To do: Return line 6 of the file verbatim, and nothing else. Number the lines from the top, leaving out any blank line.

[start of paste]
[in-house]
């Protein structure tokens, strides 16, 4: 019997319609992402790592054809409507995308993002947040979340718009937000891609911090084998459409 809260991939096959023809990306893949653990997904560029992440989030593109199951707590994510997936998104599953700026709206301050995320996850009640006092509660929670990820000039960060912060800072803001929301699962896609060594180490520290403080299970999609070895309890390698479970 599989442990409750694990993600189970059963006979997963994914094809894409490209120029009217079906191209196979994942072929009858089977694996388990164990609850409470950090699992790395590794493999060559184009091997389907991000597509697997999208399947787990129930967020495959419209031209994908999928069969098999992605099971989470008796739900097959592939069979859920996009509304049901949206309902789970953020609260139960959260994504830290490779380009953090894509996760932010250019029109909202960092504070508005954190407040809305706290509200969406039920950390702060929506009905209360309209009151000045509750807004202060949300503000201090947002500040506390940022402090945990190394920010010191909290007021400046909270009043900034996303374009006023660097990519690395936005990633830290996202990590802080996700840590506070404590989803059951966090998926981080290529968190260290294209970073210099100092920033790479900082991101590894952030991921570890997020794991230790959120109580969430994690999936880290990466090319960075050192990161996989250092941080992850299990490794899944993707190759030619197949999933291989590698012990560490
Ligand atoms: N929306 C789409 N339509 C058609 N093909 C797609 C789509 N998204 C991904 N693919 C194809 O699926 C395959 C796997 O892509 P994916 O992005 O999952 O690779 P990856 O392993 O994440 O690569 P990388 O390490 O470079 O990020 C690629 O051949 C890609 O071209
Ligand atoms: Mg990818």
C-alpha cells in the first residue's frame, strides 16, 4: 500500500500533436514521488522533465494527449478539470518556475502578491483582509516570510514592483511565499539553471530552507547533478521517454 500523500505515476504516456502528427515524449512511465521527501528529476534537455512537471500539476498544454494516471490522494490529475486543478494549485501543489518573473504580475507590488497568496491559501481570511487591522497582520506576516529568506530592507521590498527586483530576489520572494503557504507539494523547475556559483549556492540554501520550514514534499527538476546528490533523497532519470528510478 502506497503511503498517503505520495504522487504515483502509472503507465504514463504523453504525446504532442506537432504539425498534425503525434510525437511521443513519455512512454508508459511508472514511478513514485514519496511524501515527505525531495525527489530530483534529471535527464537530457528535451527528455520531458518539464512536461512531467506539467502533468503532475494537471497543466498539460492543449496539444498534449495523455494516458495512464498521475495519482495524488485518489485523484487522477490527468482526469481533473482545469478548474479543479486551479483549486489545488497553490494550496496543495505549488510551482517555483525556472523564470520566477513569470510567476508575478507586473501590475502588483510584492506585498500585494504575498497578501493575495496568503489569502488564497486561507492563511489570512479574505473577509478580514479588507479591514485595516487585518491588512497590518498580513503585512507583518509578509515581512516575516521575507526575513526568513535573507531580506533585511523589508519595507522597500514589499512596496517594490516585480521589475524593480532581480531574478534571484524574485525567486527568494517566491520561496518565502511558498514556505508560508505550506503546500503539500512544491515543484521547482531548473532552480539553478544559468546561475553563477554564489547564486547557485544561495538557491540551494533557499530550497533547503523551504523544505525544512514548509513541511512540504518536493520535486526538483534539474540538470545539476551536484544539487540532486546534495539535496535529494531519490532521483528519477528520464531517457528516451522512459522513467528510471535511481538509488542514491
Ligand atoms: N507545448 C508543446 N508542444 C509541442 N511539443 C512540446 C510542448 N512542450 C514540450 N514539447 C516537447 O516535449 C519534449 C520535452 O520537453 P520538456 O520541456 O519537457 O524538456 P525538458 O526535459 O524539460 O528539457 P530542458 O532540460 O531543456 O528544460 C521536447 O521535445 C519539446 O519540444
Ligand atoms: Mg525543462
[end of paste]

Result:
Ligand atoms: N507545448 C508543446 N508542444 C509541442 N511539443 C512540446 C510542448 N512542450 C514540450 N514539447 C516537447 O516535449 C519534449 C520535452 O520537453 P520538456 O520541456 O519537457 O524538456 P525538458 O526535459 O524539460 O528539457 P530542458 O532540460 O531543456 O528544460 C521536447 O521535445 C519539446 O519540444